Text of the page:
Todd Schlekeway Michael Balderston is assistant web editor.
If you haven’t seen a video of drone footage of engineers climbing up radio and broadcast towers I highly recommend that you do so. They provide some stunning — and potentially vertigo-inducing — looks. But, as with almost all drone footage videos, questions arise about whether or not having these unmanned aerial systems around broadcast towers can be beneficial or dangerous. To help answer those questions, and to help craft impending regulations in regard to the use of UAS, the National Association of Tower Erectors has formed a UAS Committee.
This committee — made up of NATE Executive Director Todd Schlekeway, representatives from NATE member companies Sentara and Hazon Solutions, and tower contractors — was just announced but has its roots in meetings held by the National Telecommunications Information Administration.
“We realized very quickly after the first NTIA stakeholder meeting that we needed to formalize our efforts here because we want to help proactively shape this in terms of its impact and use on wireless infrastructure on our side of the industry,” said Schlekeway.
Drones already have a presence in the tower industry outside of those dramatic videos. Operators can use them for photography, planning, hazard inspection, project-completed documentation, and training. However, not all companies at present are able to utilize drones. Some, like Sentara and Hazon Solutions, have been granted exemptions by the FAA for commercial use but all drone operations must be handled by a licensed operator.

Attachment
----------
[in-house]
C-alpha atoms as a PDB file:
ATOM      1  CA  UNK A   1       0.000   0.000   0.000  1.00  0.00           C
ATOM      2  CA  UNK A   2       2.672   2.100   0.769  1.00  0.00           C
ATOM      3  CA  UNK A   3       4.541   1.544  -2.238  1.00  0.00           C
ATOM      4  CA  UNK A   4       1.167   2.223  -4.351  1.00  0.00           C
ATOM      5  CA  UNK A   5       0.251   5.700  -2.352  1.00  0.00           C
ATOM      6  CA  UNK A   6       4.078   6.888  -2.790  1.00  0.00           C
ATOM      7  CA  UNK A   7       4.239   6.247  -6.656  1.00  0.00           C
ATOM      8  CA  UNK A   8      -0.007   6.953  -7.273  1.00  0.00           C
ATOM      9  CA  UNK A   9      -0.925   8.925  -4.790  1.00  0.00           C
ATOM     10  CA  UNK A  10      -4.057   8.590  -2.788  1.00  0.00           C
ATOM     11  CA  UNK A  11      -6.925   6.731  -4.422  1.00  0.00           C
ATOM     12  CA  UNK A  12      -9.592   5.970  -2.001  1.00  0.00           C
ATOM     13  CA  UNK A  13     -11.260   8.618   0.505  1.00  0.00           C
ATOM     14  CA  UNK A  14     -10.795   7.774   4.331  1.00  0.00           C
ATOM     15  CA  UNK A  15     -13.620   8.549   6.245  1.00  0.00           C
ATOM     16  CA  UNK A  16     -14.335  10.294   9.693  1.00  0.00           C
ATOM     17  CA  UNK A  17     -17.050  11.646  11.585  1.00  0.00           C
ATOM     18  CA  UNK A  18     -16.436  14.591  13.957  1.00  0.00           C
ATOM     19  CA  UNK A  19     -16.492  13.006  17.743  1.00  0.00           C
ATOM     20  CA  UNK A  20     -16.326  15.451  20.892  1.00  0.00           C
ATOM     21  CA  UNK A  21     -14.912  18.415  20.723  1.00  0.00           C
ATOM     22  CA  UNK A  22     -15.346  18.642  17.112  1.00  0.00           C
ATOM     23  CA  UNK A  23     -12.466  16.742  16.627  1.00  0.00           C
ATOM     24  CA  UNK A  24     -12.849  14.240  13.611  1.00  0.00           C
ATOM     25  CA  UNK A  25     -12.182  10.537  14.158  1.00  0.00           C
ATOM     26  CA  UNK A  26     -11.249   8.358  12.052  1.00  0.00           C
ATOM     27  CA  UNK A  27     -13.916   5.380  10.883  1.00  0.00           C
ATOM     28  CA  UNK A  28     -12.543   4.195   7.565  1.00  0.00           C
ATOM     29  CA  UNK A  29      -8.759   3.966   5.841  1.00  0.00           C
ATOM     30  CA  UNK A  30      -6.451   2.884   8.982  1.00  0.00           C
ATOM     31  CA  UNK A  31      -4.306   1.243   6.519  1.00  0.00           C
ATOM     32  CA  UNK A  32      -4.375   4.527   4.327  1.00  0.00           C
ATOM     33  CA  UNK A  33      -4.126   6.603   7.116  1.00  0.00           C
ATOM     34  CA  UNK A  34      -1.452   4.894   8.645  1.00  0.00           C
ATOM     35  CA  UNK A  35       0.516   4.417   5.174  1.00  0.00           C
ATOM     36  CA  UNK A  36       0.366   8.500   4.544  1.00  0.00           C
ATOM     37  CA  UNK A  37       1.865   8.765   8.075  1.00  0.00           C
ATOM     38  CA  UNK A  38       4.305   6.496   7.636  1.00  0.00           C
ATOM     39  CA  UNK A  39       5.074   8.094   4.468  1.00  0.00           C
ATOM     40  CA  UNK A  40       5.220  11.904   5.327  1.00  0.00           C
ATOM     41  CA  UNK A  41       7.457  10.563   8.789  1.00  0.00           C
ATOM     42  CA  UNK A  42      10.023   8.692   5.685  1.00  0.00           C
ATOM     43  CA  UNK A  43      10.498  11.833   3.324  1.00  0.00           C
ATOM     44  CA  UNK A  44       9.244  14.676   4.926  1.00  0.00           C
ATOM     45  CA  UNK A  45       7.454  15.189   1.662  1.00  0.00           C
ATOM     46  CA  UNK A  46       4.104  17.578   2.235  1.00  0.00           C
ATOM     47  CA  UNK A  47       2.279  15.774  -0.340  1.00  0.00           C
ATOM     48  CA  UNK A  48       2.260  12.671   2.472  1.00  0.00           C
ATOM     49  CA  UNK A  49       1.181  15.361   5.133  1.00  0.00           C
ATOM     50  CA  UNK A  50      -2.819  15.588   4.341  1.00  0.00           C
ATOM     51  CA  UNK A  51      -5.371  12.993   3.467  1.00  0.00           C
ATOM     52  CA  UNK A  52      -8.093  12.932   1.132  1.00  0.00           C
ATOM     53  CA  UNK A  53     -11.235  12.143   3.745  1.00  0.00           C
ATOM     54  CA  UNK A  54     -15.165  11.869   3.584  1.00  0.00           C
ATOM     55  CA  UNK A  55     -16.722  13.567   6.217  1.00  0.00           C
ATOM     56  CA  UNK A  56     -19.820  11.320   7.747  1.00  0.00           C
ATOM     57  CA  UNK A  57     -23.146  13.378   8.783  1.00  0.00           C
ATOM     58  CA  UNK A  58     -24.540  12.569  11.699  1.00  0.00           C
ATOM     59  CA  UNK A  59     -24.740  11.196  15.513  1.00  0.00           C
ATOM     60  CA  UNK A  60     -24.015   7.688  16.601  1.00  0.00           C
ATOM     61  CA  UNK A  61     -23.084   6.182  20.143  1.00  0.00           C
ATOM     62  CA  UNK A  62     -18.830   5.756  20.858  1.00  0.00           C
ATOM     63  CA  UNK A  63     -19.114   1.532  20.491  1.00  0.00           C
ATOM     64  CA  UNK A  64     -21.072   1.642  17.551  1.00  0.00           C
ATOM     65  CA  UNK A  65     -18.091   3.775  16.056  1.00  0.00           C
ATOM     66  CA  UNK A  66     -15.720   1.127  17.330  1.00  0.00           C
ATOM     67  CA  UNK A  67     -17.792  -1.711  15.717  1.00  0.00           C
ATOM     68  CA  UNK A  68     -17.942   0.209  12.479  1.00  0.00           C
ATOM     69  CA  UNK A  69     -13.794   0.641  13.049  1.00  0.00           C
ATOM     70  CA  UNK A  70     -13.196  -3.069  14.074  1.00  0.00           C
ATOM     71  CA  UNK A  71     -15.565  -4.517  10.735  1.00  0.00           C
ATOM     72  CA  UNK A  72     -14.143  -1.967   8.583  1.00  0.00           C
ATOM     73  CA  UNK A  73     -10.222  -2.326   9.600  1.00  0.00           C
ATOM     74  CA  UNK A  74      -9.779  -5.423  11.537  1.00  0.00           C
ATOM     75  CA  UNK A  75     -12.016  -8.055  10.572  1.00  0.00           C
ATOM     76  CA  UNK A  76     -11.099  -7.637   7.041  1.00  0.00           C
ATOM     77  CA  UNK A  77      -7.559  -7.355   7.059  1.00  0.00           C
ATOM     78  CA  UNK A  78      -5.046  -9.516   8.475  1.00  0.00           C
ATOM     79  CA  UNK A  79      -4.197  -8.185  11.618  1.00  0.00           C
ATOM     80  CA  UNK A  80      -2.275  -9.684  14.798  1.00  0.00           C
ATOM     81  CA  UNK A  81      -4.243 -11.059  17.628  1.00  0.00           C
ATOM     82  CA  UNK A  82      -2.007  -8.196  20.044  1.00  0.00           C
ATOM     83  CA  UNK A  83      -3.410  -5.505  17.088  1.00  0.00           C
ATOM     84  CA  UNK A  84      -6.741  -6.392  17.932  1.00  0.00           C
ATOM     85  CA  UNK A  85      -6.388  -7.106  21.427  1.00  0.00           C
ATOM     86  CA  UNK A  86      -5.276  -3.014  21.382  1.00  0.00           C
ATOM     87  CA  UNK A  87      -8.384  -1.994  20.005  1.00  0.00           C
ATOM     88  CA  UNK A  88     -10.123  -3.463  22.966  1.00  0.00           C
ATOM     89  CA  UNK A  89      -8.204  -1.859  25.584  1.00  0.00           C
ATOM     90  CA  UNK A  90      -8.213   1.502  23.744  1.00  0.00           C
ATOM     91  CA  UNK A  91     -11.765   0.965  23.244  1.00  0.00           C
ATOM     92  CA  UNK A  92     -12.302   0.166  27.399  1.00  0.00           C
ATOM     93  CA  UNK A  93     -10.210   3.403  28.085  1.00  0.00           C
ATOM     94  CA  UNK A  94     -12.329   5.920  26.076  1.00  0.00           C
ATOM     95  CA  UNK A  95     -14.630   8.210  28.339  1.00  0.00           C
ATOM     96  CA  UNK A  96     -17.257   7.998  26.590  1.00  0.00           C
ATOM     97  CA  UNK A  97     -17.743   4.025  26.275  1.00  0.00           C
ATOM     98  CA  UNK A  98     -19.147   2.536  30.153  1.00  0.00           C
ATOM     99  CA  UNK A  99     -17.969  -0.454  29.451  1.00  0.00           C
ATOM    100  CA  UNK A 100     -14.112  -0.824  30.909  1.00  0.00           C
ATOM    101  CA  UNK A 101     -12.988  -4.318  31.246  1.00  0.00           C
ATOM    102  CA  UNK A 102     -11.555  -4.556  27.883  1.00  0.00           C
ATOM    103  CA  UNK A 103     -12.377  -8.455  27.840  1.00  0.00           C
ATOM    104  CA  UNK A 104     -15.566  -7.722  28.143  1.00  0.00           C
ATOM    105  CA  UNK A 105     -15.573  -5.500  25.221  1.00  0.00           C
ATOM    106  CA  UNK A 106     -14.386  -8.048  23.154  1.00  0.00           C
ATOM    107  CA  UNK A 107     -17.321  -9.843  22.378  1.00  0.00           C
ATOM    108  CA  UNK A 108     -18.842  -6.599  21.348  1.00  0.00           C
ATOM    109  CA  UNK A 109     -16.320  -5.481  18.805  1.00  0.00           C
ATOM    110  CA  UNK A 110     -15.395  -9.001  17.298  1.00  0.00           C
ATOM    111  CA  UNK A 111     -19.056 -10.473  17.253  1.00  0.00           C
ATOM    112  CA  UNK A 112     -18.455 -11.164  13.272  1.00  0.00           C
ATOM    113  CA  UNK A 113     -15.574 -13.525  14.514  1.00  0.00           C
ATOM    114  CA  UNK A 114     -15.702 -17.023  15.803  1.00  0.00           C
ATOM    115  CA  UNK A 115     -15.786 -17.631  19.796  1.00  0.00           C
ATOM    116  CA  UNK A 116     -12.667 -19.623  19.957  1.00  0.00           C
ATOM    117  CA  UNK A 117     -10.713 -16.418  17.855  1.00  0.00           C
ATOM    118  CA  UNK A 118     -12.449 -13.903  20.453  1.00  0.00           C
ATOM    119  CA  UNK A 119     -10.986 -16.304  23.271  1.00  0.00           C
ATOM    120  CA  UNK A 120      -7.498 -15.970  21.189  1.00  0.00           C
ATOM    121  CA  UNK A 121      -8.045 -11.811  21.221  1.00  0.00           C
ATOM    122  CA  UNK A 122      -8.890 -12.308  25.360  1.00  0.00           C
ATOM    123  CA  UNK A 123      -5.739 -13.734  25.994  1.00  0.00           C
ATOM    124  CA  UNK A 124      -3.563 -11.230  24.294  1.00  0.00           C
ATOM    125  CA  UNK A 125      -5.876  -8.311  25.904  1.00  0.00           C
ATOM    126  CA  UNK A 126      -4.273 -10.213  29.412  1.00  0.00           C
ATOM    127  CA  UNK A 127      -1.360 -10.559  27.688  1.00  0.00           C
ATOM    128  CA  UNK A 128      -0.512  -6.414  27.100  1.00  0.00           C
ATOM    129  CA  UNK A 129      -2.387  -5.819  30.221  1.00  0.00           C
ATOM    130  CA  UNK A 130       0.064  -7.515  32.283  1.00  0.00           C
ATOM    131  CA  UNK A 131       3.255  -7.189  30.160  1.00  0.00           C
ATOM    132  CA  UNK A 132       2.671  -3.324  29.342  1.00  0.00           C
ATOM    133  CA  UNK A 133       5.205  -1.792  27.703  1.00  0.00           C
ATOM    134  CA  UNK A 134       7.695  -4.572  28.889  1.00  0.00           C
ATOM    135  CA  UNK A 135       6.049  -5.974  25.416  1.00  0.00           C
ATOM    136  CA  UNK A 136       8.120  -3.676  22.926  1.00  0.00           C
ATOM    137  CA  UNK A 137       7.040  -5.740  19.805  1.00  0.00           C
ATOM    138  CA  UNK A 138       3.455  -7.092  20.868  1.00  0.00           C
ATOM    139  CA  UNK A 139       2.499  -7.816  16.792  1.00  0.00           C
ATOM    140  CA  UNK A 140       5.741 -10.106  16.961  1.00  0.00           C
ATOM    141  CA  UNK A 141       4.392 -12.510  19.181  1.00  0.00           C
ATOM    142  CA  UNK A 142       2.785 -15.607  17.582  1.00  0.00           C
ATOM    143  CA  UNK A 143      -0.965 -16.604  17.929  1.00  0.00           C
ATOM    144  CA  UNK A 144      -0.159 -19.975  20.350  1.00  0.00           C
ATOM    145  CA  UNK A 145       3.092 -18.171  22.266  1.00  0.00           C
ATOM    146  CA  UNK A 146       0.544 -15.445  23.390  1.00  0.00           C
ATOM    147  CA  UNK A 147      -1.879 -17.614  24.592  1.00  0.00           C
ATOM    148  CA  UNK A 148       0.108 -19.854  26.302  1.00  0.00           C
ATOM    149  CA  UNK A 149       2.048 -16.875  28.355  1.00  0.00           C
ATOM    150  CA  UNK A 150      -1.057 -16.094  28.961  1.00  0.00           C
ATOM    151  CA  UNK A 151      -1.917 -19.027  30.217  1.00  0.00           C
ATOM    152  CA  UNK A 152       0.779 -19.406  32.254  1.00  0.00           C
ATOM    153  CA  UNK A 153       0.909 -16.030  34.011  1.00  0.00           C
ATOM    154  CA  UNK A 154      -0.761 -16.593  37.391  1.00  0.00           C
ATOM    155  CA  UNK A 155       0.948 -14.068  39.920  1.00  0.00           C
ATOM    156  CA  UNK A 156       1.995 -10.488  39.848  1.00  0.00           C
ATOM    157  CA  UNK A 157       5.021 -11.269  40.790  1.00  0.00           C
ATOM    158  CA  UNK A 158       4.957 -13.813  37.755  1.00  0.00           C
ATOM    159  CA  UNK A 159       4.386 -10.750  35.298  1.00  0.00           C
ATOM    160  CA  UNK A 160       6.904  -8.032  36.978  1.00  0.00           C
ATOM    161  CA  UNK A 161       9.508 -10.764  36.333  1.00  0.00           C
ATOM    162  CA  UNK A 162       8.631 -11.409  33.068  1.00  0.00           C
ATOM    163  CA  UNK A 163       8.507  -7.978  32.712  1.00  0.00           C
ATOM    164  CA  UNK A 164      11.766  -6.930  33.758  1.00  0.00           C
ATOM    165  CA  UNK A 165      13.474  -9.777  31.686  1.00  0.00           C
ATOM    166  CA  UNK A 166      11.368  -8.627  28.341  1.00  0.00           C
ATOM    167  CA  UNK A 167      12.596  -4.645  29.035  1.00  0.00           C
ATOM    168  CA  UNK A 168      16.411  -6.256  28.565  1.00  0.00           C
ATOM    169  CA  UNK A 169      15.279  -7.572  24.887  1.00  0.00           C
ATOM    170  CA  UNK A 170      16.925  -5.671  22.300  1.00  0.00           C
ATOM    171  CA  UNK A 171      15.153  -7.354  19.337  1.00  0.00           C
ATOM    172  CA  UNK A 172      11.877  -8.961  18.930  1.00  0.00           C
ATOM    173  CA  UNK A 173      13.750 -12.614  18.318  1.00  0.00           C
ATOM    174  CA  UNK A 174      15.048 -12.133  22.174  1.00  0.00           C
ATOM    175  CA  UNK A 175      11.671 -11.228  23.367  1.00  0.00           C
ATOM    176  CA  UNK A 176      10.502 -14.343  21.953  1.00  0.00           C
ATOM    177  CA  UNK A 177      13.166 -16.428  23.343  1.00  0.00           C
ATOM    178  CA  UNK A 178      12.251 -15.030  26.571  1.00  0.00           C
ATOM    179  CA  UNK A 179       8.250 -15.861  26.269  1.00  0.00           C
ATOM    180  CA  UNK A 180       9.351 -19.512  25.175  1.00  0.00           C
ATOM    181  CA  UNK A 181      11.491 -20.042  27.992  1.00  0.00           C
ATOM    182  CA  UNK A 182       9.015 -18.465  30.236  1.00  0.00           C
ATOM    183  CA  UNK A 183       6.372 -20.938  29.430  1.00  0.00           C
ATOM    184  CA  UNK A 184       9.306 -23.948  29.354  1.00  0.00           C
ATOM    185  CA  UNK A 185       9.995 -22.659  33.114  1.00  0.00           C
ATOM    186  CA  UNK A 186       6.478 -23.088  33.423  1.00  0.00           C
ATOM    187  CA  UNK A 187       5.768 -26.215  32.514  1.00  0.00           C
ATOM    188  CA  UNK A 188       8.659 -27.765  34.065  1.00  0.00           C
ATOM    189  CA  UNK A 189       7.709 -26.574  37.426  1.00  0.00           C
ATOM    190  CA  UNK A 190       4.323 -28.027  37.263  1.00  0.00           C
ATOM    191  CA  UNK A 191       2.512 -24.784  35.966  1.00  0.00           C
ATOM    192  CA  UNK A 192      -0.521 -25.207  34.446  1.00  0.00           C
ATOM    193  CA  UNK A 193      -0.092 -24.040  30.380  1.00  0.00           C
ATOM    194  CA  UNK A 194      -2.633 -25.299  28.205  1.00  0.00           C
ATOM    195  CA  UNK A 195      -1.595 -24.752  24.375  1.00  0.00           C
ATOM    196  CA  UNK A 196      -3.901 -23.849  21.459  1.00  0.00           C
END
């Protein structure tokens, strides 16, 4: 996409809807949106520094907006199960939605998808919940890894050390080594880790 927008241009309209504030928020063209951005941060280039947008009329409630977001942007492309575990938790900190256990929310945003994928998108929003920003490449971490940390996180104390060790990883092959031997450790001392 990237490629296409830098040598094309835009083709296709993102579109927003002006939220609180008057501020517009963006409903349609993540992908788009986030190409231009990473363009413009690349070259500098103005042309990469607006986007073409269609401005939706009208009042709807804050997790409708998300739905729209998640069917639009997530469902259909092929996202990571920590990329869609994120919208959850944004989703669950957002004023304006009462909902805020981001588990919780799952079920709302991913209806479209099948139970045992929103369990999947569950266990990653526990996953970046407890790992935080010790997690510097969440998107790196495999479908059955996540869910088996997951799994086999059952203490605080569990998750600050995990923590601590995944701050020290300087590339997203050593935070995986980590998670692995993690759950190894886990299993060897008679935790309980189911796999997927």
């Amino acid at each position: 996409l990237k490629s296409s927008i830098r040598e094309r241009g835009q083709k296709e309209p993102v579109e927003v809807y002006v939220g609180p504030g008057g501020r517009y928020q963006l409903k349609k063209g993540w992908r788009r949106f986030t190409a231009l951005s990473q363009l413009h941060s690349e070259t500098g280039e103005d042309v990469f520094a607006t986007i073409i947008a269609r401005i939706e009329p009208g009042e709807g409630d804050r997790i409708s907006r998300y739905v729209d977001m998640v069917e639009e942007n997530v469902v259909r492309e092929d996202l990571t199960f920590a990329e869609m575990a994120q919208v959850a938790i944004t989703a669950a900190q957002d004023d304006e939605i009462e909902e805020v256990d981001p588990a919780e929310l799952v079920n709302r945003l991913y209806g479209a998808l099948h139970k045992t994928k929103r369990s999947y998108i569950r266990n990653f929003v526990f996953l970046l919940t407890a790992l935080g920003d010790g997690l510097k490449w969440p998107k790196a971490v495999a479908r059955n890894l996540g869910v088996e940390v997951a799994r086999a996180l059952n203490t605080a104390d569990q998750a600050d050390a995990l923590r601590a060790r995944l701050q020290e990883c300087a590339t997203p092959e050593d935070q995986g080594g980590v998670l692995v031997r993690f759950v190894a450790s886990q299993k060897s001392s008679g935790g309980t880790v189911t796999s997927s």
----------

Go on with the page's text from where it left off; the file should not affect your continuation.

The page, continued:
This is one of the primary issues for the UAS committee, as the FAA is expected to finalize rules on who can operate drones, particularly the question of whether an operator must be a commercial pilot.
“I envision a day where the contractor companies are going to have an unmanned aerial system as part of their tool box,” said Schlekeway. “This is an essential piece of equipment down the road.” Therefore it’ll be important to allow operators who are not commercial pilots. “That’s key, so we want to help play a role in that.”
Schlekeway does see a potential obstacle: non-commercial users. Drones have become popular, with many people taking them up as a hobby. Such uses have caused issues, flying near planes or into restricted airspace, including multiple instances of landing on the White House lawn.
“We want to make sure the non-commercial users don’t ruin the potential use of this for commercial users who are qualified to utilize them,” Schlekeway said. “It’s a serious issue and I’m glad the government is taking it slowly because you don’t know where this will go.”
In the meantime, the UAS Committee will make known its stance on the use of drones and other UAS devices. “Our overriding goal is to make sure these things get integrated into our industry safely,” Schlekeway said. “We want to be in a position to impact the process to where the regulators and policymakers keep out industry in mind because we have a unique industry.”
Schlekeway says that the UAS Committee expects to be a source of education for NATE members and non-members as regulations and other benchmarks of UAS integration are achieved. At the end of the day, Schlekeway and the UAS Committee stress safety.
“We’re going to work hard to make sure that these devices are integrated in a safe manner. We think it will be a long-term tool in the tool box to use so that work is done safely on those structures and the work is done with quality. I said from day one, and it’s not just pertaining to this issue, I’ve seen time and time again a direct correlation between safety and quality.”
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